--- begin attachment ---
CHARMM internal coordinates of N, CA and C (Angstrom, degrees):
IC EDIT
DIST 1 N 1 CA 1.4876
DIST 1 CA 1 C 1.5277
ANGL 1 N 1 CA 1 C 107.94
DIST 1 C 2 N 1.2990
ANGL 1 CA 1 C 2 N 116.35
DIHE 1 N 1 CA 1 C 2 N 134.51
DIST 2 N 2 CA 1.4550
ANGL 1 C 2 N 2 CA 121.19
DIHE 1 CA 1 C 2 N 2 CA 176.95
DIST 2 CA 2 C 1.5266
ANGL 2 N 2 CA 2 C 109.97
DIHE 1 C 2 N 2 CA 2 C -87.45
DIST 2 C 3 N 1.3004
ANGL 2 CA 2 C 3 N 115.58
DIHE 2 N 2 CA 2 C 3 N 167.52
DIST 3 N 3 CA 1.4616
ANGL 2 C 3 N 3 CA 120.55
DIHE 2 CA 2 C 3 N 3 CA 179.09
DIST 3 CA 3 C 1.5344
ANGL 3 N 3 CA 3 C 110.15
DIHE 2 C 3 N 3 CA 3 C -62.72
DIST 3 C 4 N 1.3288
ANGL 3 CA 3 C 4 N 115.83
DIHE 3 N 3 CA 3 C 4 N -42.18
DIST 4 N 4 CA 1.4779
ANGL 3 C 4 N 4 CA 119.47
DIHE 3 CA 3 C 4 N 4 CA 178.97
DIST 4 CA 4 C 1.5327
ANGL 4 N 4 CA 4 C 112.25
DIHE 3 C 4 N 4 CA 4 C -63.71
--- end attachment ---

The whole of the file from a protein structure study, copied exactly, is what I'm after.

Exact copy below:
CHARMM internal coordinates of N, CA and C (Angstrom, degrees):
IC EDIT
DIST 1 N 1 CA 1.4876
DIST 1 CA 1 C 1.5277
ANGL 1 N 1 CA 1 C 107.94
DIST 1 C 2 N 1.2990
ANGL 1 CA 1 C 2 N 116.35
DIHE 1 N 1 CA 1 C 2 N 134.51
DIST 2 N 2 CA 1.4550
ANGL 1 C 2 N 2 CA 121.19
DIHE 1 CA 1 C 2 N 2 CA 176.95
DIST 2 CA 2 C 1.5266
ANGL 2 N 2 CA 2 C 109.97
DIHE 1 C 2 N 2 CA 2 C -87.45
DIST 2 C 3 N 1.3004
ANGL 2 CA 2 C 3 N 115.58
DIHE 2 N 2 CA 2 C 3 N 167.52
DIST 3 N 3 CA 1.4616
ANGL 2 C 3 N 3 CA 120.55
DIHE 2 CA 2 C 3 N 3 CA 179.09
DIST 3 CA 3 C 1.5344
ANGL 3 N 3 CA 3 C 110.15
DIHE 2 C 3 N 3 CA 3 C -62.72
DIST 3 C 4 N 1.3288
ANGL 3 CA 3 C 4 N 115.83
DIHE 3 N 3 CA 3 C 4 N -42.18
DIST 4 N 4 CA 1.4779
ANGL 3 C 4 N 4 CA 119.47
DIHE 3 CA 3 C 4 N 4 CA 178.97
DIST 4 CA 4 C 1.5327
ANGL 4 N 4 CA 4 C 112.25
DIHE 3 C 4 N 4 CA 4 C -63.71